About Trevor Nottle:

I am a garden historian and heritage consultant with commissions and project experience in Australia, New Zealand, Uruguay, California, Greece and Italy. I am an internationally distributed author of more than 17 gardening books about old roses, cottage gardens and perennials and more recently, 3 newer titles covering climate variability and climate compatible practices for home gardeners and landscape designers: Gardens of the SunPlants for Mediterranean Climate Gardens and Plants for a Changing Climate. I have a Master's degree in Landscape Architecture from the University of Adelaide. I volunteer at Carrick Hill Gardens and Mt Barker Urban Forest & Arboretum. I was the founder of Heritage Roses - Australia, and a foundation member of the Mediterranean Garden Society (intl.) and the Australian Garden History Society. My new book Endless Pleasure - Exploring and Collecting Among the Byways of Gardens and Gardening (Wakefield Press) was published in October, 2015

As you can see from the above bio Trevor certainly is an informed author!

Thursday, 4 August 2016

Peacock Spider



Maratus volans, is better known as the Peacock Spider - no guess just how it got that name. These tiny critters are only found in Australia and China. You have most probably seen them but really not taken that much notice as they are just so small. What you may have observed however, is the distance they can leap (or jump) up to 20 times their length - which is from 3-5mm. 



Peacock spiders have incredible eyesight - this has evolved as a predatory weapon. They can see its prey from metres away and are very cat-like in their demeanour by stalking and creeping up and then jumping to pounce and deliver an instant fatal bite to their prey.  


These little spiders first grabbed the attention of Jurgen Otto in 2005 when he was walking through the Ku-ring-gai Chase National Park in Sydney's north. These spiders were first described in 1874 by English naturalist Octavius Pickard-Cambridge, who named it volans (Latin for flying) because he assumed that its two colourful abdominal flaps allowed it to glide. Jurgen was intrigued by this notion that the spider may be able to fly using its flaps but questioned this assumption when he came across a reference to a related species that uses its brightly coloured flaps for mating purposes. 

Marutas volans

The unique colouring of these arachnids are quite spectacular however, it is only the males that possess this colourful beauty for the sole purpose of attracting the attention of the female (who are quite dull looking). 





Jurgen's patience paid off when three years later he observed a male 'strutting his stuff' to a female where he confirmed that the flaps are used solely for mating purposes.

To see the intriguing Peacock Spider showing his colours and doing his mating movements please see this Catalyst story where you will be able to observe its sideways movements, flared flaps and waving his third legs hypnotically. 

male Sparklemuffin Maratus jactacus) spider


If she succumbs to his advances, he will be allowed to mate with her, but if scorned he had better escape fairly quickly as he could end up as her dinner!


All images in this post are the work of Jurgen Otto (seen above).




Wednesday, 3 August 2016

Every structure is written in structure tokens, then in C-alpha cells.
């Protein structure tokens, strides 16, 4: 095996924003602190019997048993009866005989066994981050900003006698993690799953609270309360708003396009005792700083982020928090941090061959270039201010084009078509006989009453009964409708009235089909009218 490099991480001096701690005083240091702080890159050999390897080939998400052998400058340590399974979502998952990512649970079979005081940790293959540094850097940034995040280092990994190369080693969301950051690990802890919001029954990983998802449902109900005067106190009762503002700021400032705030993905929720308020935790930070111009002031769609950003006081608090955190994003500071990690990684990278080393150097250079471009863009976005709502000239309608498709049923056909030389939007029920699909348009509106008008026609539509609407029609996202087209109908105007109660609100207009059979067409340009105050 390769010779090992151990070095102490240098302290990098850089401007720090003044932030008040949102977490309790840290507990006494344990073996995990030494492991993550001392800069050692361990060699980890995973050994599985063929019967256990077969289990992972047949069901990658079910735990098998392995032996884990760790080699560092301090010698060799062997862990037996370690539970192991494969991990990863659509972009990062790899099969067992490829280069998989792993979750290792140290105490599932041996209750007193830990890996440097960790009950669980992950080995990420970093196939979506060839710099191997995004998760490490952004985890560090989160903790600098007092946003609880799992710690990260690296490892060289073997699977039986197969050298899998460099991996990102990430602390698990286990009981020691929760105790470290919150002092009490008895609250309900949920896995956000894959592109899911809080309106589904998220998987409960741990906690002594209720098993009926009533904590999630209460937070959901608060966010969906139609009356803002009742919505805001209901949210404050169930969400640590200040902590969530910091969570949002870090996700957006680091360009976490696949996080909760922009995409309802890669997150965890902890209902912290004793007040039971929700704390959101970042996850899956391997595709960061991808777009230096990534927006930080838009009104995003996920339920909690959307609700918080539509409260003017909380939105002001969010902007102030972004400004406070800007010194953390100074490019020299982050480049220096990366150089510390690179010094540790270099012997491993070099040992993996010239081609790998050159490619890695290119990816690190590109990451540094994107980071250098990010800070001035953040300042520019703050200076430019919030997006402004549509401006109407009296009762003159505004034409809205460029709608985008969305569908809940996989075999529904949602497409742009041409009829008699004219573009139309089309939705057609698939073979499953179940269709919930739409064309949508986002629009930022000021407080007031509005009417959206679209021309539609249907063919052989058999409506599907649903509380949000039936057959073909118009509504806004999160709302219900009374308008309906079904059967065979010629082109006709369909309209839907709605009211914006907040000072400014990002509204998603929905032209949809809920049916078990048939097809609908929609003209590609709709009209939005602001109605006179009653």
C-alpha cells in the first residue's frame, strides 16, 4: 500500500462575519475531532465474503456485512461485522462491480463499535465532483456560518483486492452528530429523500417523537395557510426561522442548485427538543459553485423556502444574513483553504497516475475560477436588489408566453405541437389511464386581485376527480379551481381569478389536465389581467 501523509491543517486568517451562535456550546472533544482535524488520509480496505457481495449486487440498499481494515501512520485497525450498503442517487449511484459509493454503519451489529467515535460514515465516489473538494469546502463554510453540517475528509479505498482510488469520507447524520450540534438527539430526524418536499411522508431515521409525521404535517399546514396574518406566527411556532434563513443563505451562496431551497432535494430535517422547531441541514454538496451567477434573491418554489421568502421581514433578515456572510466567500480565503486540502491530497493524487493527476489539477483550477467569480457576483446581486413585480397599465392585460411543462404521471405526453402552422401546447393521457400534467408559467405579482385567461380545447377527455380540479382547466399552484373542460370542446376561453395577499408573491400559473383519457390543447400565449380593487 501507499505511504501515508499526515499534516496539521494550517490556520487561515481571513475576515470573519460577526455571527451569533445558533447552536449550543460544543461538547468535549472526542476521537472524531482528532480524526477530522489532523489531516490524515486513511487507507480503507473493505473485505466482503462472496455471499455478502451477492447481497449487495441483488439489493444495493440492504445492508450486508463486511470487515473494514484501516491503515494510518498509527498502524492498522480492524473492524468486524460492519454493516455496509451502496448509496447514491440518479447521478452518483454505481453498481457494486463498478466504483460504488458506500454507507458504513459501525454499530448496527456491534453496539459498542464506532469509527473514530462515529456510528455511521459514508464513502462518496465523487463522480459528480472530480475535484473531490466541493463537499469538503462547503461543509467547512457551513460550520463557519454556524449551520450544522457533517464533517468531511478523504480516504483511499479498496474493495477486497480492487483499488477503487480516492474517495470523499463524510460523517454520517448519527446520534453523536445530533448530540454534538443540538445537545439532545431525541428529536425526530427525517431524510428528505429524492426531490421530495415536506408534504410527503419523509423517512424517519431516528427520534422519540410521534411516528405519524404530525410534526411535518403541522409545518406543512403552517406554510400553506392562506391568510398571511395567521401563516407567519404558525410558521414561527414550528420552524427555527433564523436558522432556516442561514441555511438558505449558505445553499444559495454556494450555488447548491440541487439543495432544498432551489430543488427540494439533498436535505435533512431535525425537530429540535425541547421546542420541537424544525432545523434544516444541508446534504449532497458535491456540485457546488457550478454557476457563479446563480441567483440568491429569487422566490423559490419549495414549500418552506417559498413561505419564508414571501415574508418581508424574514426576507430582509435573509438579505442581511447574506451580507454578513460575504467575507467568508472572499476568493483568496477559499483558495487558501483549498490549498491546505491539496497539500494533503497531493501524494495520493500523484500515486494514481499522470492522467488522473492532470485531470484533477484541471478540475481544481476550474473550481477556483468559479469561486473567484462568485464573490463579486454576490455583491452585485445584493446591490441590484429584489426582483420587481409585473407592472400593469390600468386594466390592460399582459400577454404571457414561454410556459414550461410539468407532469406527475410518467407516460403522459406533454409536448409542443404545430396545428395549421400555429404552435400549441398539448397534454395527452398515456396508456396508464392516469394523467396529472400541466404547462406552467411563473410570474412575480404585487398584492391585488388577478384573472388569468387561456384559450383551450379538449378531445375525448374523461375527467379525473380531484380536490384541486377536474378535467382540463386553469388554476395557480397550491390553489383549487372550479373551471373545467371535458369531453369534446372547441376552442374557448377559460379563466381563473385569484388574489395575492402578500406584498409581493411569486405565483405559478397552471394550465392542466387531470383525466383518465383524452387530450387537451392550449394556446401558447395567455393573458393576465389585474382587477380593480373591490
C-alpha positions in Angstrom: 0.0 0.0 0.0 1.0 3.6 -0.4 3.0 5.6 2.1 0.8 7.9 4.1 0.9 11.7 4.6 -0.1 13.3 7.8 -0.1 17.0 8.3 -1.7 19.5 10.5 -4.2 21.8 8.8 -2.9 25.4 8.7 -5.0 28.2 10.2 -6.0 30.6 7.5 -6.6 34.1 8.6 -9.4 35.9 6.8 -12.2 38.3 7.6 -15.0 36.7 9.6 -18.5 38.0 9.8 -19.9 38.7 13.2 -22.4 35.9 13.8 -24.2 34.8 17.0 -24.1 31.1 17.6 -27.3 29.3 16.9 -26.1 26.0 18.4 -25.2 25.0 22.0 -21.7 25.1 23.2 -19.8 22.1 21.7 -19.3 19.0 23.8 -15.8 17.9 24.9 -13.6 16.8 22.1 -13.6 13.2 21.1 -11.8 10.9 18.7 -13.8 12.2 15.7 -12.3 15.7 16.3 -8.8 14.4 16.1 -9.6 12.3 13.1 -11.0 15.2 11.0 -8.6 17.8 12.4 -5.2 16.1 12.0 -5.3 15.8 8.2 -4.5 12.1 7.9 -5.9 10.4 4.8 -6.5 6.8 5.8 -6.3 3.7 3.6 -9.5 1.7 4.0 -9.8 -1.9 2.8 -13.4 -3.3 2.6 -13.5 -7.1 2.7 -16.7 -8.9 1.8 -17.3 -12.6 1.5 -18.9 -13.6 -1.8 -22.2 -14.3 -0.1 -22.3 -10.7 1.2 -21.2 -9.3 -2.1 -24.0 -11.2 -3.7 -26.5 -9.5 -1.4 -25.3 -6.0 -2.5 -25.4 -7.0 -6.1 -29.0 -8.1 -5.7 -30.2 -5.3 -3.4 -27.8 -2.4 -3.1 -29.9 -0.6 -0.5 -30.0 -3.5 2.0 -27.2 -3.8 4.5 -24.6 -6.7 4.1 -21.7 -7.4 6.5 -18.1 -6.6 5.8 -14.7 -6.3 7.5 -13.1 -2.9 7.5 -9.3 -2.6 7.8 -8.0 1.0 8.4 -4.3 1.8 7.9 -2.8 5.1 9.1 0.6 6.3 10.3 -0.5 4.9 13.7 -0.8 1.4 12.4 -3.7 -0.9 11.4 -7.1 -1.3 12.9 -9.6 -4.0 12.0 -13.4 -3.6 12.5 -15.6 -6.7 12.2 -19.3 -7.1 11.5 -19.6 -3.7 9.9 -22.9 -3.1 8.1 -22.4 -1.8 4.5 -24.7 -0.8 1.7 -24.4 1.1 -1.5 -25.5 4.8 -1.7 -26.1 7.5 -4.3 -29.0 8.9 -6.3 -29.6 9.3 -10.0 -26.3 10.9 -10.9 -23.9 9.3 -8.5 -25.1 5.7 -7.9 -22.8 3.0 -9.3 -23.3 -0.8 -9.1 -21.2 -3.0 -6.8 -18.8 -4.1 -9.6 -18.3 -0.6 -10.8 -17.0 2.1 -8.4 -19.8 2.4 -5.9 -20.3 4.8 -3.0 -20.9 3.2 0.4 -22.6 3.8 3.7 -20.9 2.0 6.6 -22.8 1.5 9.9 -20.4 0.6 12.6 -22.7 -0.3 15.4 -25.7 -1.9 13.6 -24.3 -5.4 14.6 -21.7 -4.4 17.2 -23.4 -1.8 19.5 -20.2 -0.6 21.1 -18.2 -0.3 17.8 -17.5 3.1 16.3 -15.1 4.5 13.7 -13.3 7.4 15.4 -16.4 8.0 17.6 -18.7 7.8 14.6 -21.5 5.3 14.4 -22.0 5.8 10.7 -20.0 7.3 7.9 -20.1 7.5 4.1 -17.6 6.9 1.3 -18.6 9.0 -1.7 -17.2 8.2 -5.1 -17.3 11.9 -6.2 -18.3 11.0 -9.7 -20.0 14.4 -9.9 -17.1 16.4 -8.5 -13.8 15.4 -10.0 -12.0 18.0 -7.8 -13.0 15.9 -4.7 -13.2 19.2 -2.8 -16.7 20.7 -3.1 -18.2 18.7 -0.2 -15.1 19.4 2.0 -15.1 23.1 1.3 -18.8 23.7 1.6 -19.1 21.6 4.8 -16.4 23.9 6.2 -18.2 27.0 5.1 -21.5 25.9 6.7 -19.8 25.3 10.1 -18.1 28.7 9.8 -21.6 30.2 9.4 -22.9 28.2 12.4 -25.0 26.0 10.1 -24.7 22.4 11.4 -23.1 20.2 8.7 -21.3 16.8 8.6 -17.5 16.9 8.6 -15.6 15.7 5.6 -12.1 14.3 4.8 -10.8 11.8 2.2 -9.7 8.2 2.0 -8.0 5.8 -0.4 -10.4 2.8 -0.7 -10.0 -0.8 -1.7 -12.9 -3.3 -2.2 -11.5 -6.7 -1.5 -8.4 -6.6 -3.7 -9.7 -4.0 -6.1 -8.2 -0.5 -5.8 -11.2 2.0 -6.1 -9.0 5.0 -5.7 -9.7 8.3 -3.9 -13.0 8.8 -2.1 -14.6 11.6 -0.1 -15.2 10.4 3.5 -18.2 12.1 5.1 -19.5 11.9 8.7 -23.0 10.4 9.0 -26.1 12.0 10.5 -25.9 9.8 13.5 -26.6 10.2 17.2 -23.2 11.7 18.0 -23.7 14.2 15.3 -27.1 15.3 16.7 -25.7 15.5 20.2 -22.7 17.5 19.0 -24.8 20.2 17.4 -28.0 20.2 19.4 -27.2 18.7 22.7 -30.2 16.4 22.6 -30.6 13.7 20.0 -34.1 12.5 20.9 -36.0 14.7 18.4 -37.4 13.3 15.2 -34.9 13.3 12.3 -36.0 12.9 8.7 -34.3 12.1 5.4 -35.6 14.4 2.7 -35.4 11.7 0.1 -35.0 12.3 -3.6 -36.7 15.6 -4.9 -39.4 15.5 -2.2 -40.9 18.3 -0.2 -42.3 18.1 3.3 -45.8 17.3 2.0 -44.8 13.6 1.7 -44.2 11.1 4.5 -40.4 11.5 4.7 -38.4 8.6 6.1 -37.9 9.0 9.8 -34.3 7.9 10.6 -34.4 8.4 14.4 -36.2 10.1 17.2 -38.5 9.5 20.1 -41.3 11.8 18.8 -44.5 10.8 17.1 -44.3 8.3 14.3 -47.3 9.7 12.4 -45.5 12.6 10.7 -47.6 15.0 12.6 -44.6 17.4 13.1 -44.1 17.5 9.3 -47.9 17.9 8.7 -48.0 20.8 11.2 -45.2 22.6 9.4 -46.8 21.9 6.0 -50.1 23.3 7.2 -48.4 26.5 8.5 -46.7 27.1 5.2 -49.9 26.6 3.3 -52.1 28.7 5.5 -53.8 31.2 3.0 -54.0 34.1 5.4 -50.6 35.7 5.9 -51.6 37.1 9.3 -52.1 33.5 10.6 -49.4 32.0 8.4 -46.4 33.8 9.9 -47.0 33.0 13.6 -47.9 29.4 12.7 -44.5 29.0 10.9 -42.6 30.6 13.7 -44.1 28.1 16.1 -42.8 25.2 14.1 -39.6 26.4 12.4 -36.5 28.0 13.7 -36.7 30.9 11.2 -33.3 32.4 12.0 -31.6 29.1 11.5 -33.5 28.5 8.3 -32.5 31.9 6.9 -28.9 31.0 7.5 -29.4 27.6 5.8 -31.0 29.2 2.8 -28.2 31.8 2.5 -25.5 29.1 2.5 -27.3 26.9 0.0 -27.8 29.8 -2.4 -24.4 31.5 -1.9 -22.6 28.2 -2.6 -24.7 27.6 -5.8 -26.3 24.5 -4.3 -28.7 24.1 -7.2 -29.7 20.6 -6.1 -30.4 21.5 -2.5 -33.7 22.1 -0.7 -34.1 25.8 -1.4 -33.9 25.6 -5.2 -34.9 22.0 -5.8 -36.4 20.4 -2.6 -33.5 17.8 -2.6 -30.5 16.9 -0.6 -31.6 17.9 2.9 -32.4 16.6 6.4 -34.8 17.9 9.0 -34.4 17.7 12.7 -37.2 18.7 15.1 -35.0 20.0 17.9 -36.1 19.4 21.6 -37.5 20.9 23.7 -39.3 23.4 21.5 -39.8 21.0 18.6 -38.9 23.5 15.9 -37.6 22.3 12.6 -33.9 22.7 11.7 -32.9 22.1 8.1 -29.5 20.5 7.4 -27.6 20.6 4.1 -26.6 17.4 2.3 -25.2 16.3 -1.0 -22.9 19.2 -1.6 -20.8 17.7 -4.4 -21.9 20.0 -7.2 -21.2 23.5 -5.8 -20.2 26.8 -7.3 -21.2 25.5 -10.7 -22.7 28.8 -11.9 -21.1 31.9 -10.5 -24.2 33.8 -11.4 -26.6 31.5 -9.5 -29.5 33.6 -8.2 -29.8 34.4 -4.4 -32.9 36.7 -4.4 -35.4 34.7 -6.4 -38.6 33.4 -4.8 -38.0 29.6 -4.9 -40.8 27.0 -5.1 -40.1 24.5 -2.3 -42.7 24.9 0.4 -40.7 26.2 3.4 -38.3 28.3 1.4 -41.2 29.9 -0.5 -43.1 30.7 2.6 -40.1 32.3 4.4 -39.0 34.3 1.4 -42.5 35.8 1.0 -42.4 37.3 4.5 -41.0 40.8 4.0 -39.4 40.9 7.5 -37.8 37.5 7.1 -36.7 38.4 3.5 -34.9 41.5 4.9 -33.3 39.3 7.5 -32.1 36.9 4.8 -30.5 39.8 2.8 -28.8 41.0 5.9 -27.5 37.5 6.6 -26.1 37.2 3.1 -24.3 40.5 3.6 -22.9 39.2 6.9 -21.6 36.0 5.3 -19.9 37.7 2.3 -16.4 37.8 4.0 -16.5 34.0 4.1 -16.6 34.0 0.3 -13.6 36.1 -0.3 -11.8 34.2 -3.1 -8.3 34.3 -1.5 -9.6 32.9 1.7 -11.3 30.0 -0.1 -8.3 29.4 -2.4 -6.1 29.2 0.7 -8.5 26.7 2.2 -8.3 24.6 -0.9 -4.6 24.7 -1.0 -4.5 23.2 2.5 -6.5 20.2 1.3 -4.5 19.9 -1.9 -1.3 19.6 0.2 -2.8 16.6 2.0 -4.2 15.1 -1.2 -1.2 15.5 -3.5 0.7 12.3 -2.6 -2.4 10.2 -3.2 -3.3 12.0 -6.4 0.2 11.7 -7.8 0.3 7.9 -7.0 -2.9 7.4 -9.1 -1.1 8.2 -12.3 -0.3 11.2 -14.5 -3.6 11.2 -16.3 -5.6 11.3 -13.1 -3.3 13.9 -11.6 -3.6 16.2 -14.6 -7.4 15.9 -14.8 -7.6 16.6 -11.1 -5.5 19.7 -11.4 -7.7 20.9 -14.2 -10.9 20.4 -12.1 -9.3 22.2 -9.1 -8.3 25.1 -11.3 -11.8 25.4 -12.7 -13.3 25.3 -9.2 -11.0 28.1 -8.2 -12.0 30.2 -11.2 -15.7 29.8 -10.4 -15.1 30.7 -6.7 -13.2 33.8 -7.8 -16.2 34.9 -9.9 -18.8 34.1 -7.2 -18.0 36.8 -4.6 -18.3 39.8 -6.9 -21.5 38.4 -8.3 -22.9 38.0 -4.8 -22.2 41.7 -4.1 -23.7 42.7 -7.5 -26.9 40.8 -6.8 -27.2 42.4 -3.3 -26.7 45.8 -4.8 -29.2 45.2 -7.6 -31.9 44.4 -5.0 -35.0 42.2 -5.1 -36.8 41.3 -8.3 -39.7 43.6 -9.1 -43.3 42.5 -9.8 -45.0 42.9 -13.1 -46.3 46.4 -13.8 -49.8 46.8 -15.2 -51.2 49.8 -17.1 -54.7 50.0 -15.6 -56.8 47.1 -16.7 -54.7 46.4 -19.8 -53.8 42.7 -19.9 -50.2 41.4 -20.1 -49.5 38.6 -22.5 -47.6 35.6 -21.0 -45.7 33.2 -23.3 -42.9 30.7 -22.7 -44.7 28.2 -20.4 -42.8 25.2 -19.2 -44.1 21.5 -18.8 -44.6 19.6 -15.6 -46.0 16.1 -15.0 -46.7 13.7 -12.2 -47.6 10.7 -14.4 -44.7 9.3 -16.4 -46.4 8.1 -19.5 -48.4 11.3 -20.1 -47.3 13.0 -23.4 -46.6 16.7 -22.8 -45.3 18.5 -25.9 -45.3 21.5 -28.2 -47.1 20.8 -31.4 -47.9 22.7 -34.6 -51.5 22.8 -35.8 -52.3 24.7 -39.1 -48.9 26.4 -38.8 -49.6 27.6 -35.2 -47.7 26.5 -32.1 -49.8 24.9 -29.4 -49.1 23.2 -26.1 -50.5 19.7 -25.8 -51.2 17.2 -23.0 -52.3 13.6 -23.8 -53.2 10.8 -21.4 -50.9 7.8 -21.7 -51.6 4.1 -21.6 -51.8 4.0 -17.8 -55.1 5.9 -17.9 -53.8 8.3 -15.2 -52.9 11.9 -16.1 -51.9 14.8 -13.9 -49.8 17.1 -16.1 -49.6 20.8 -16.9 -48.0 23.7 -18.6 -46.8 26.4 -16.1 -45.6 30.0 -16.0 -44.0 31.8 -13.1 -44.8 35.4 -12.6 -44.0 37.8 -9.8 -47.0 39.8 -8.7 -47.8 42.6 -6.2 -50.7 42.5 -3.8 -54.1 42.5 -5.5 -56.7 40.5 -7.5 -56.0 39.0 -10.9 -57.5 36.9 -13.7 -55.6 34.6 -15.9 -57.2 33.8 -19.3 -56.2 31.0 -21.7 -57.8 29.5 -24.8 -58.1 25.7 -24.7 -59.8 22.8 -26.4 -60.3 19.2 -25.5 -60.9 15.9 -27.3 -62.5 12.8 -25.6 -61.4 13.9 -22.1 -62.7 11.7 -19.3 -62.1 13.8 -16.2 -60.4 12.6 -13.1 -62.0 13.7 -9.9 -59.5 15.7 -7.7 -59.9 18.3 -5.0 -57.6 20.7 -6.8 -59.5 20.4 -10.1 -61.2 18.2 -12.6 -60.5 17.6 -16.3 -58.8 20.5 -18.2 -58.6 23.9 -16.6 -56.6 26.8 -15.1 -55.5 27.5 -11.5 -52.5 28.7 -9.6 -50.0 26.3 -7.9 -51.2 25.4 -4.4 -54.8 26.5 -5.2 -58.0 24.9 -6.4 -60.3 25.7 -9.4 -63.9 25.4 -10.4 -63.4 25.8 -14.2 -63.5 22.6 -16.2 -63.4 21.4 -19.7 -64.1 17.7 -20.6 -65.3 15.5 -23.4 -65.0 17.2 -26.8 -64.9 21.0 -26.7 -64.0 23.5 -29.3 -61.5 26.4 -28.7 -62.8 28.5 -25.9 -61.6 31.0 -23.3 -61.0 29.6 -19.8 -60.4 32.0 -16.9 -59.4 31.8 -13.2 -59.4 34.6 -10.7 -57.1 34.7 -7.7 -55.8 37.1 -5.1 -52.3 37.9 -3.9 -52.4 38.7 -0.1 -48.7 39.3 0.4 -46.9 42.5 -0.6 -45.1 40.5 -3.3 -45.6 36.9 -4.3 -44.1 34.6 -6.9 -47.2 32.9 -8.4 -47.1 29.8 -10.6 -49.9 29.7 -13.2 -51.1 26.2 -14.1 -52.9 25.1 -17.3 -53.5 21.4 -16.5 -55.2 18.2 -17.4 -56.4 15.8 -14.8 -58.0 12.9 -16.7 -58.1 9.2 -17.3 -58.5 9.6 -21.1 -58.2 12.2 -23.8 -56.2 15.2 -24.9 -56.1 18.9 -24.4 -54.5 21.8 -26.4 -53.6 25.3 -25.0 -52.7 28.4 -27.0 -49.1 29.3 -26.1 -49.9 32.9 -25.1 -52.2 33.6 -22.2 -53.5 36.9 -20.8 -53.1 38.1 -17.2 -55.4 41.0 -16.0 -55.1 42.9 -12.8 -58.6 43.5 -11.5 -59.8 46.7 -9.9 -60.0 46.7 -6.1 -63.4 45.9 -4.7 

Inaugural Meeting of Floral Art Group

image from Parkes Floral Fair 35th Anniversary 
Coffs Harbour Garden Club are organising a meeting at the Botanic Garden Display Room on Sunday 7 August at 1pm to gauge if there is enough interest to establish a floral art group on the Coffs Coast.

President Geoff has organised for two of Australia's foremost exponents, Judith Little and Cecily Rogers to give demonstrations of their wonderful talent. Both of these woman have exhibited their designs internationally with success over the years.

If you, or anyone you know, would like to become a member of this group it is important that you attend this meeting because it will be decided on the day if a group will be formed. CHGC will nurture this group through the initial stages of establishment however, once an Executive has been elected, registration with Fair Trading and other affiliations processed for the group, CHGC will step back and allow the group to proceed by itself. 

An article recently written for Seniors News by Belinda Scott about the inaugural meeting on Sunday can be seen here.

Monday, 1 August 2016

Anigozanthos - Kangaroo Paw

Flower of the Month - August 2016



If you want more information and some fantastic images please click Angus Stewart, GardenDrum 

Kangaroo paws belong to the genus Anigozanthos which has eleven species and they occur naturally in a variety of habitats and soil types in the south-west of Western Australia (the closely related Black Kangaroo Paw is called Macropidia fulginosa).


image A. Stewart

The colour and form of kangaroo paws make them one of the most rewarding Australian native plants AND they make fantastic cut flowers. They are exported throughout the world and are grown commercially in the USA, Israel and Japan.




image S. Unsworth

The size, flower-stalk height and colour varies between species. Many new forms have been developed through hybridisation. The overall colour of the flowers is influenced by fine coloured hairs which cover the flowers and sometimes part of the stalk. The flowers appear over spring and summer.


image A. Stewart



The flowers are pollinated by birds. The long flower-stalks usually rise above the undergrowth and 'advertise' the presence of nectar in the flowers. The stalks also provide a perch for visiting birds.


The shape of the flowers and the position of the pollen-bearing anthers is a feature which allows pollen to be deposited on the head of the feeding birds. This pollen is then transferred from flower to flower by the birds as they feed. Different species usually deposit pollen on different areas of the birds' head, therefore making it unlikely for that pollen to be deposited in the flowers of another species...... amazing!

Cultivation:
Anigozanthos species are usually propagated from seed. The seed should be sown in a very free-draining seed-raising mix in the spring and summer. The young plants should be transplanted into a well-drained, sunny position with a small amount of well-composted organic matter to improve growth. Usually these plants will flower after a year and clumps may be divided in early summer, once established.

Pruning is the key to keeping kangaroo paws healthy and vigorous, they really respond well to an aggressive hack back. This cut back really reduces the incidence of diseases, so is a 'must do' when growing them.